South Africa’s maize harvest seen marginally lower than previous estimate


JOHANNESBURG – South Africa’s maize harvest forecast is expected to be slightly lower than previously estimated as crop yields could fall in some regions due to unfavourable weather conditions, a Reuters poll of five analysts showed on Friday.

The government’s Crop Estimates Committee (CEC) is seen pegging the harvest at 13.11 million tonnes in its seventh estimate, down 0.7 percent from the 13.207 million tonnes the CEC estimated in July.

The CEC left estimates unchanged at 13.207 million tonnes in the June and July forecasts.

“The CEC could slightly revise its estimate down due to reports of lower yields in some areas in the Western regions of the maize belt,” said Wandile Sihlobo, the head agricultural economist at the Agricultural Business Chamber.

There was a delayed start to the 2018 season due to dry weather conditions as a result of low rainfall which persisted from late last year into early 2018, he said.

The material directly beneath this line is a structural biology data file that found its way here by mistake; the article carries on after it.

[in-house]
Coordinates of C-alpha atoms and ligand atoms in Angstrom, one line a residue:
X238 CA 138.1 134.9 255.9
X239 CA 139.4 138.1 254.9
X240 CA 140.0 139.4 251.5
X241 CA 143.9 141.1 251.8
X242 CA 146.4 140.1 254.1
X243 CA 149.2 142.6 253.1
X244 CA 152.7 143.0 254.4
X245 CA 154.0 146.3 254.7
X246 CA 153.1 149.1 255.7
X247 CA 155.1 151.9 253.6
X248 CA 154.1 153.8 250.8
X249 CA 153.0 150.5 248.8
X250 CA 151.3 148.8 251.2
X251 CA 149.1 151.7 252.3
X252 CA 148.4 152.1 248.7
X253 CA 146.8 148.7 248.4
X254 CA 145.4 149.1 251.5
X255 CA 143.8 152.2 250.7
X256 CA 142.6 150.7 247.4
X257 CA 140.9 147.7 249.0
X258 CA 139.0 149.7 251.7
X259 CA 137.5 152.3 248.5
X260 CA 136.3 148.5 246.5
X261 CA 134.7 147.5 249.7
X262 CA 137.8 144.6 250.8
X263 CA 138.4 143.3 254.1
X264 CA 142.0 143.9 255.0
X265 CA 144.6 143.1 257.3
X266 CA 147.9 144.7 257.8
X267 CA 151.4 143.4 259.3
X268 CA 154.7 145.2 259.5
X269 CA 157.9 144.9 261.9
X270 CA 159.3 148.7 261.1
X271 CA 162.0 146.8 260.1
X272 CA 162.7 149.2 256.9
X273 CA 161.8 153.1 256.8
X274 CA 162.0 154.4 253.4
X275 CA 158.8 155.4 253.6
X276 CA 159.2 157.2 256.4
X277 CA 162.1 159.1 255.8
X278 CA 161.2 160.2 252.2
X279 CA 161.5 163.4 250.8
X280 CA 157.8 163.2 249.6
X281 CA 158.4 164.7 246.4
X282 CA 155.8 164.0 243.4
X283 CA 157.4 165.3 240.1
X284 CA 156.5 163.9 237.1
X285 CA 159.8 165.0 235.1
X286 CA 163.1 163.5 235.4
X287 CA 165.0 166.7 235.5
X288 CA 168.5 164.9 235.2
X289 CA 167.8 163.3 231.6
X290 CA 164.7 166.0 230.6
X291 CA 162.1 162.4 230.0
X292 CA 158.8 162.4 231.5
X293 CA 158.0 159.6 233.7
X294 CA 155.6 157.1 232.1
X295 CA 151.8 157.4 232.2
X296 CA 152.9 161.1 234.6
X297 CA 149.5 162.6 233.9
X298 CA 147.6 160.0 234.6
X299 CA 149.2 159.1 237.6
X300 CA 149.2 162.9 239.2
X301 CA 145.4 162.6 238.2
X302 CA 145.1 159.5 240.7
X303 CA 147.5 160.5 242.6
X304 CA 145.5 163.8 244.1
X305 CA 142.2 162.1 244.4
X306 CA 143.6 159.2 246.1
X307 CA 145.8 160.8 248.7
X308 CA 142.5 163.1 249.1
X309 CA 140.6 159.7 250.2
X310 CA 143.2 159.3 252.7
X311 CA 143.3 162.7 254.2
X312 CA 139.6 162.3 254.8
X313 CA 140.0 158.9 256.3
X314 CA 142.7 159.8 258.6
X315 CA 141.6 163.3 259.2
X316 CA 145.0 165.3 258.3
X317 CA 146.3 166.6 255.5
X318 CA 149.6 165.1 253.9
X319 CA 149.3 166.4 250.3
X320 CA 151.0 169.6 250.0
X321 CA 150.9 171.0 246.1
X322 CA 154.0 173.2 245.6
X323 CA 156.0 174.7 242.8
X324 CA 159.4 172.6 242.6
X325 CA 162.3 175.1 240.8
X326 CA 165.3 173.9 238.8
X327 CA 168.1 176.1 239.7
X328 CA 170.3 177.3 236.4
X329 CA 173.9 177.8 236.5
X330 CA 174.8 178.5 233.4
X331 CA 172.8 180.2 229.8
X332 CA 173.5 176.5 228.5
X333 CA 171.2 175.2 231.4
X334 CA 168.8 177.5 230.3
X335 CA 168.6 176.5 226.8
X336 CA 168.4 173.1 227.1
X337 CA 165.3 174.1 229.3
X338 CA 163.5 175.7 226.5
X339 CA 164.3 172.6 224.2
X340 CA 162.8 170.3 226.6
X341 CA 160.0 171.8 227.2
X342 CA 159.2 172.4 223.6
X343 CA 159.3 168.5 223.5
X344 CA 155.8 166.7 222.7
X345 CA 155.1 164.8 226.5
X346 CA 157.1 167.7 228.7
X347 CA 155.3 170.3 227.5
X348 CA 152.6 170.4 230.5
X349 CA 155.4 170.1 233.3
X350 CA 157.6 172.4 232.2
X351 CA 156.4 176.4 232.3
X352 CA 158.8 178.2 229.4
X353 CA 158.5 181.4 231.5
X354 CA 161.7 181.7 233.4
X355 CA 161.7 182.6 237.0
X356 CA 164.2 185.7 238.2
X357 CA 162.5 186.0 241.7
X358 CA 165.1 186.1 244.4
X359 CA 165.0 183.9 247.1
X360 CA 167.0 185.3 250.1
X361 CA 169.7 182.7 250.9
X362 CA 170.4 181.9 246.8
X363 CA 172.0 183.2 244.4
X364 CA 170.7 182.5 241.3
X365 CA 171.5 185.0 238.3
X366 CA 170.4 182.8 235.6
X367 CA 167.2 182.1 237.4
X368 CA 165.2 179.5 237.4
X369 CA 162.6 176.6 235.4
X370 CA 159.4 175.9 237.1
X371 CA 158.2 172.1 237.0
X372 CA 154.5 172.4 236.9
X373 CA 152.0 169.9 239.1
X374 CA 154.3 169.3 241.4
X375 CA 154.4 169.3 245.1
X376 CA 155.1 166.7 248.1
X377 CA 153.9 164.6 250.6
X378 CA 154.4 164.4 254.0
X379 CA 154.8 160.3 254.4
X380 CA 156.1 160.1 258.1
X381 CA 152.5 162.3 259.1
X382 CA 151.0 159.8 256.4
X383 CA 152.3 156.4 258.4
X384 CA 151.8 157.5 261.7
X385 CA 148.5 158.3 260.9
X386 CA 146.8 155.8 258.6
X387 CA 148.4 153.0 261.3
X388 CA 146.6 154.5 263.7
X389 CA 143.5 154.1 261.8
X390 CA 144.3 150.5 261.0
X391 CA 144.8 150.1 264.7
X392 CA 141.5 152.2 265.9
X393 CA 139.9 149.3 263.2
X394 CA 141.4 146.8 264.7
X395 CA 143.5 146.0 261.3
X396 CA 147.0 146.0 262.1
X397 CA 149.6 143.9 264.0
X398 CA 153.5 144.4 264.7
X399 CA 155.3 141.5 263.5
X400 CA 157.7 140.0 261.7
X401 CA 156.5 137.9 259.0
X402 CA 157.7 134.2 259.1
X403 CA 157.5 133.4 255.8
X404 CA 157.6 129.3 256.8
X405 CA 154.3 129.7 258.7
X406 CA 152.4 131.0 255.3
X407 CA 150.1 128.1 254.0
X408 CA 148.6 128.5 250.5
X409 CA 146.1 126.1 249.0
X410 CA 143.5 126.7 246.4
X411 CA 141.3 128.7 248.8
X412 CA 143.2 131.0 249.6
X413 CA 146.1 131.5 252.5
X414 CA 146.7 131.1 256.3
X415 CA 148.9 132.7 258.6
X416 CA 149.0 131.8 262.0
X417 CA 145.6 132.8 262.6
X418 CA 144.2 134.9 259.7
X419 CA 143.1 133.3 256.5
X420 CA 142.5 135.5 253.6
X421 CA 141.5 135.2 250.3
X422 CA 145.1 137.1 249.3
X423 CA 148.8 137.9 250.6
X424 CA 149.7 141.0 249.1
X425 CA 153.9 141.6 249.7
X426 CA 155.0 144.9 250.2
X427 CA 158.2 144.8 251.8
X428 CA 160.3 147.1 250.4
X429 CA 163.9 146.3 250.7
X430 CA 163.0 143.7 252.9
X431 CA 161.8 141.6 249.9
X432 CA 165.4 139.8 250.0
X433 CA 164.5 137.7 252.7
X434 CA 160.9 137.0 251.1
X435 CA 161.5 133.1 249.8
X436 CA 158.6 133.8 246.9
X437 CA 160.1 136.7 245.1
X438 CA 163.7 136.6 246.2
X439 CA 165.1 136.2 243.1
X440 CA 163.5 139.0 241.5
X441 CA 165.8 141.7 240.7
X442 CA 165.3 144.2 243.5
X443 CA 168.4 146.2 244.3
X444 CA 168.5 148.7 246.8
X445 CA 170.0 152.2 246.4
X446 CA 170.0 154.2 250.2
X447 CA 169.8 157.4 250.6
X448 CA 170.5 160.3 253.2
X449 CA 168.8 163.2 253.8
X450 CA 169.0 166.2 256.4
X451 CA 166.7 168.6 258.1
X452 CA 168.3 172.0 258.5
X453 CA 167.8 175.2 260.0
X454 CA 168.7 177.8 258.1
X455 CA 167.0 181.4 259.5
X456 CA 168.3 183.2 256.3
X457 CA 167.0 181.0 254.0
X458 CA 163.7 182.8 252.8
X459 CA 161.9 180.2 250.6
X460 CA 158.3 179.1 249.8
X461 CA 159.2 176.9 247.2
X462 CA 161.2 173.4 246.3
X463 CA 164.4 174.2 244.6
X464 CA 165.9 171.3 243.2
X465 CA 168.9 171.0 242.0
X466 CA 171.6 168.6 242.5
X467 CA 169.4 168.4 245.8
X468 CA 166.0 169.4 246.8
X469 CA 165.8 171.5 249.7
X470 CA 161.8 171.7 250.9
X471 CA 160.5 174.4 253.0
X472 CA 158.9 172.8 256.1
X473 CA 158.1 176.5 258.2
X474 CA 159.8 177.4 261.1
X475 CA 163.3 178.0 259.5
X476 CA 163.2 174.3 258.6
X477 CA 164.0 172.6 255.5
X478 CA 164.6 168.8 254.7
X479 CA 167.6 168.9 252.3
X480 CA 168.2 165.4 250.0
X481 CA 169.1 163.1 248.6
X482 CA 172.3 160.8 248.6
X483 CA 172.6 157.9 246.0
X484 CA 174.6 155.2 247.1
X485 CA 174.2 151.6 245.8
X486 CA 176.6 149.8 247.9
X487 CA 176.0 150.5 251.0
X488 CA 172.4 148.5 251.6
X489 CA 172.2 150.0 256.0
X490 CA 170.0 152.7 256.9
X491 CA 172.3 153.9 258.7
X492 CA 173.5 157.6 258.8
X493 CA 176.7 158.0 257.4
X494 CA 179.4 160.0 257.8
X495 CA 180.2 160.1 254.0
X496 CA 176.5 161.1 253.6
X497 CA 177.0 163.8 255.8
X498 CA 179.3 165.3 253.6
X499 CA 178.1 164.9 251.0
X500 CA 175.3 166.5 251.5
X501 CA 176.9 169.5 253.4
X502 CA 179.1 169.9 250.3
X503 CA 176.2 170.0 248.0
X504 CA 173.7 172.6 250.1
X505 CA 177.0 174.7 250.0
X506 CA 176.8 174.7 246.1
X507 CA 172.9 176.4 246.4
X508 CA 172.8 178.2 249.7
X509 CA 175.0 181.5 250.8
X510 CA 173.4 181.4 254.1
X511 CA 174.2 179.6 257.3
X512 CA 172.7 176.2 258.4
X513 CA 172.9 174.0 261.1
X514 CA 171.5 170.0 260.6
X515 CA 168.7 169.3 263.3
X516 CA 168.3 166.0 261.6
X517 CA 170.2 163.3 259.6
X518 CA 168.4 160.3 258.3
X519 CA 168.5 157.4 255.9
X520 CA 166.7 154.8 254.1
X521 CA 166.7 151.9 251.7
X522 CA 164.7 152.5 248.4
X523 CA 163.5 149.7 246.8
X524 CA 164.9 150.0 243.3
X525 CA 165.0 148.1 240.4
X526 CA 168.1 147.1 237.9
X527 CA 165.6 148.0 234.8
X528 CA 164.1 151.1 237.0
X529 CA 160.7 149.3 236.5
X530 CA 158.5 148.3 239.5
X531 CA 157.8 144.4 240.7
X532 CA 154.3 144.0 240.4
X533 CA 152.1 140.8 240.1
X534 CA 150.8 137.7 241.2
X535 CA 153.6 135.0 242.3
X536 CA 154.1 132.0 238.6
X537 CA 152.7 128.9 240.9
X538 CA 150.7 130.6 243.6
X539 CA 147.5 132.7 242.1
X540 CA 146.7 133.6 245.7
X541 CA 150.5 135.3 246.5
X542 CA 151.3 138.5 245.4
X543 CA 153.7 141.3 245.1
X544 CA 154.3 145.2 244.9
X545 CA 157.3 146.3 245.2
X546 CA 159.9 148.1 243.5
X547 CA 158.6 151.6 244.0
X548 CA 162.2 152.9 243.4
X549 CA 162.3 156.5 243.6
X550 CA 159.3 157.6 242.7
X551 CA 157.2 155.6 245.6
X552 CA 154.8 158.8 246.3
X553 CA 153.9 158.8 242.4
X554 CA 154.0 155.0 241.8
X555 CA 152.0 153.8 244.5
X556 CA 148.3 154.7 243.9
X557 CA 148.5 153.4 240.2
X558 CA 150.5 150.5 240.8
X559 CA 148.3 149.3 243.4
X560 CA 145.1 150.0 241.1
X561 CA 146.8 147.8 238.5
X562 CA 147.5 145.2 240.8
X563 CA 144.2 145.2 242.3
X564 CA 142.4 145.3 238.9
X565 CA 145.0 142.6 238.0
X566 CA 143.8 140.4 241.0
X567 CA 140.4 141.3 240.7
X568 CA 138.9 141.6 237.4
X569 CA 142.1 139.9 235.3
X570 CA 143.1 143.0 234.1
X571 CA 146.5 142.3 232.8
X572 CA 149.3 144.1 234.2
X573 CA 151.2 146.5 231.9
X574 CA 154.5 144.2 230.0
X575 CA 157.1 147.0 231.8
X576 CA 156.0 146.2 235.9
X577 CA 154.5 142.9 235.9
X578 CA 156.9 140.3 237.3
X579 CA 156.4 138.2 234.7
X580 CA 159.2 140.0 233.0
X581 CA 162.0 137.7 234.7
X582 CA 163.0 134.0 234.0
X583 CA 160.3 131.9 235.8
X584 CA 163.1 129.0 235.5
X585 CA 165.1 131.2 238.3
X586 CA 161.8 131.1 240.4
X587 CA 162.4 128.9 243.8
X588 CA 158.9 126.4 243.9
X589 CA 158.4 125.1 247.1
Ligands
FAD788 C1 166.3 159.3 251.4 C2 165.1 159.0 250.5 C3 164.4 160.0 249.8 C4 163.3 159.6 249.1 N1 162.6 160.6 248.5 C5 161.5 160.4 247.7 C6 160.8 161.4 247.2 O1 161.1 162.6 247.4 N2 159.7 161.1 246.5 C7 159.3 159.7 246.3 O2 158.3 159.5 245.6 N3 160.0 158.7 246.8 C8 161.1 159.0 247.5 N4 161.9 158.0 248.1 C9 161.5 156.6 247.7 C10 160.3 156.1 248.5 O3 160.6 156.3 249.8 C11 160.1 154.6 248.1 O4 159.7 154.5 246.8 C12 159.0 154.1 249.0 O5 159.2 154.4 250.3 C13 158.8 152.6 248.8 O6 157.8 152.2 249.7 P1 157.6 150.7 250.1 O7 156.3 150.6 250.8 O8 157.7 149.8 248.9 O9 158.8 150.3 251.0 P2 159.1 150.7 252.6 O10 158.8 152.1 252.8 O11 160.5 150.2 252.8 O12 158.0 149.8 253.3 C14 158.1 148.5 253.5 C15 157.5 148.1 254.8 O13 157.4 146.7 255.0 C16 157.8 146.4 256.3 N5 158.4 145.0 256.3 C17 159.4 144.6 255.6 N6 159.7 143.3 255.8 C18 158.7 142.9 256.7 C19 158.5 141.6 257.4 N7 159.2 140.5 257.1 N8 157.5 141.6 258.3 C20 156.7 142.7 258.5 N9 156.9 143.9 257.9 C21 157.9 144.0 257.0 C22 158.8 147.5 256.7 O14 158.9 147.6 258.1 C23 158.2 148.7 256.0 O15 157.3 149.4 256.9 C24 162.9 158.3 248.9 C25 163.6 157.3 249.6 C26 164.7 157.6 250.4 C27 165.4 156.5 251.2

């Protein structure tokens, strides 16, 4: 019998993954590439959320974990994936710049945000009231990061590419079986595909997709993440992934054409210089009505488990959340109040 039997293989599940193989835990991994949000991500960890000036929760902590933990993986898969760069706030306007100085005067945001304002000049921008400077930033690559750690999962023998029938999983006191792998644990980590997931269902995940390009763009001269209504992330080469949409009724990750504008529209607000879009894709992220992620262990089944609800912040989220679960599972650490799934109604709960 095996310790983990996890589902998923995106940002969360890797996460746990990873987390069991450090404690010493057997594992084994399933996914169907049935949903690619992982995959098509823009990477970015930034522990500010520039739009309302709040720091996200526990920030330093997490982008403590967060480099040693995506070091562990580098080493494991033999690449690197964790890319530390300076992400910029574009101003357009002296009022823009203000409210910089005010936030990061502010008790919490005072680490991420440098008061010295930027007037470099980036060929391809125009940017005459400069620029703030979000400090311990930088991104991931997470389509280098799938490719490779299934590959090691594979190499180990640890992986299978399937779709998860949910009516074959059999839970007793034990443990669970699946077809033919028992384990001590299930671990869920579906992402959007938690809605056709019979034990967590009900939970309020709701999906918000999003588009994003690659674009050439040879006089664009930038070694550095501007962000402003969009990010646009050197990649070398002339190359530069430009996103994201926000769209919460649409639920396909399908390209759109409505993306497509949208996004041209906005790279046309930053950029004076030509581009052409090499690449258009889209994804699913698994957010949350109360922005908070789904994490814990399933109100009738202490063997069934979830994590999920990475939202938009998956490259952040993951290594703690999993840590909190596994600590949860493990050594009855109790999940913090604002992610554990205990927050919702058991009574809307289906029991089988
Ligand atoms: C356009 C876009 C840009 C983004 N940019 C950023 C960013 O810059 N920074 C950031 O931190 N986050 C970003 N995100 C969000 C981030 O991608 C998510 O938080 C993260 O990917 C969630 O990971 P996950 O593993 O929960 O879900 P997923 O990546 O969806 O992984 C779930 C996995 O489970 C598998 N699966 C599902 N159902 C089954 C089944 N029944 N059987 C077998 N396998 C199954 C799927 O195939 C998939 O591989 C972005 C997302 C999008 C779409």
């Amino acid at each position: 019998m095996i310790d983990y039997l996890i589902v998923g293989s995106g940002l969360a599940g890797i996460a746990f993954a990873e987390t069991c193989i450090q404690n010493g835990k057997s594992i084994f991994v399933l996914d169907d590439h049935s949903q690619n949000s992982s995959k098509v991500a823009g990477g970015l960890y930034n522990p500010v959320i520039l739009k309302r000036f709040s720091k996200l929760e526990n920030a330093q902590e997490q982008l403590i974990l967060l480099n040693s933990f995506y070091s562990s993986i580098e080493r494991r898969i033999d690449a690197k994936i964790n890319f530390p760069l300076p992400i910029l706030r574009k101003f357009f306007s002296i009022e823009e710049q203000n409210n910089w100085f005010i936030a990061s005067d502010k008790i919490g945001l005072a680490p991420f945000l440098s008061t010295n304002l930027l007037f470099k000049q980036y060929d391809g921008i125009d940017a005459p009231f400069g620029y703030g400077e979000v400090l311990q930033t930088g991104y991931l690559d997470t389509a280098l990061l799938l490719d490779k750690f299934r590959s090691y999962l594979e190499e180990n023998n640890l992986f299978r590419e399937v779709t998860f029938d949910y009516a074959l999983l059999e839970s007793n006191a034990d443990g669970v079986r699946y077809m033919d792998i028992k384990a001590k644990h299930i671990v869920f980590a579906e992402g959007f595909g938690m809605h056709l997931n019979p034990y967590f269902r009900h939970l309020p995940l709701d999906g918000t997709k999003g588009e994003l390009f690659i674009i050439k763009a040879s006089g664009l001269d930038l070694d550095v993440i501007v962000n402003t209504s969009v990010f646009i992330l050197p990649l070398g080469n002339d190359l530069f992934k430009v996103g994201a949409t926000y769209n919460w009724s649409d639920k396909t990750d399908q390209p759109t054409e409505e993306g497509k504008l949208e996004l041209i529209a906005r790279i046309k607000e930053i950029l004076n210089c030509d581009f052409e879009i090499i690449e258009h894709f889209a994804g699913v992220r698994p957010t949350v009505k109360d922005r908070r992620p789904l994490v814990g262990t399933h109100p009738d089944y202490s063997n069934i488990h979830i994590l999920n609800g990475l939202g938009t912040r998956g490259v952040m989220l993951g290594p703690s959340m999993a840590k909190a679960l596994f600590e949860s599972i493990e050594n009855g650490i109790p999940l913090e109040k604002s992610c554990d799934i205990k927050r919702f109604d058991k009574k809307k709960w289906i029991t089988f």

“This, however, should not dent South Africa’s standing in terms of maize supplies,” Sihlobo said.

The analysts polled expect the 2017/20118 harvest of the food staple white maize crop to be 6.83 million tonnes.

Yellow maize, which is mainly used in animal food production, is forecast at 6.29 million tonnes.

The white maize contract closing in September was down 0.99 percent at 2,297 rands by 1115 GMT on Friday, down from highs reached in January 2016 of 5,376 rands after a severe El-Nino induced drought impacted yields.

The South African Weather Service said last month that the likelihood of an El-Nino weather pattern was increasing as the country moved towards spring, which normally starts in September.

Commodity analyst at CJS Securities, Piet Faure says that South Africa currently has sufficient maize crop to carry it into 2019 and it is still too soon to predict the chances of El-Nino conditions developing.

($1 = 14.6363 rand)